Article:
Document Type



The Oersted effect explains the magnetic field surrounding a conductor carrying an electric current. In January 19 5 7 Galel reported that ferromagnetic wires carrying d.c. currents have their magnetizations changed and in addition to the current-field there is a change in the field set up by the re-orientation of the domains in the wire. The motion of the domains at the inception and interruption of a direct current in the wire can be shown by surrounding the wire sample with a search coil. The motion of the domains induces a voltage in the search coil similar to the Barkhausen effect, but in this case produced by the current in the sample itself. Figure one shows a photograph of the flux change on the "make" and "break" recorded by means of a Sanborn recorder. The ripple is 60 cycle. Evidence indicates that these voltage changes are closely related to the magnetic properties of the sample and disappear at the Curie point. Alternating current sent through the wire sample induces continuous a.c. in the pick up, the wave form depending upon the shape of the hysteresis loop of the material. Figure two shows the alternating voltages picked up by the search coil surrounding a nickel wire on an oscilloscope, as a function of temperature. In order to test the hypothesis that the electric current magnetizes the wire, tests of the internal friction losses and magnetostriction were undertaken by George Sullivan as a Senior Honors project. This paper reports the results on the internal friction losses.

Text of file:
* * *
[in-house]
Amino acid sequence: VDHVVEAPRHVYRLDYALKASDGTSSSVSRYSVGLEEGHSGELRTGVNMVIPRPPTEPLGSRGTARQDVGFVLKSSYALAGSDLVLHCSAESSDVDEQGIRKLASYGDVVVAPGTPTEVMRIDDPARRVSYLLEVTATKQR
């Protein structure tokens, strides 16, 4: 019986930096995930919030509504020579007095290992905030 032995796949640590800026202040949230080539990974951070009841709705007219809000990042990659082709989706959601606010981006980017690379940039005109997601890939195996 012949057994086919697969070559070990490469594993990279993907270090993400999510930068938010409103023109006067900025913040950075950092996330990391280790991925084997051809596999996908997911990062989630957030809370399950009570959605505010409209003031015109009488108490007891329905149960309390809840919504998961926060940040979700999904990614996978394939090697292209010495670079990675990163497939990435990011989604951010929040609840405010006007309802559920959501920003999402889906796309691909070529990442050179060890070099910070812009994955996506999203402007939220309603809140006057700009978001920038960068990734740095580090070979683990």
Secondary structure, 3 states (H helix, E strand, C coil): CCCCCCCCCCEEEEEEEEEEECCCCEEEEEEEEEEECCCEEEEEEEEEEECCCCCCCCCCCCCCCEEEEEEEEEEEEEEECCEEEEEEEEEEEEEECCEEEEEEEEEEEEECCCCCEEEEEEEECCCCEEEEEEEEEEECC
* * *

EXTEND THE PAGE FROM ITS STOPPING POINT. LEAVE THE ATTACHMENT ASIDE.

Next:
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Proceedings of the Iowa Academy of Science





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©1957 Iowa Academy of Science, Inc.



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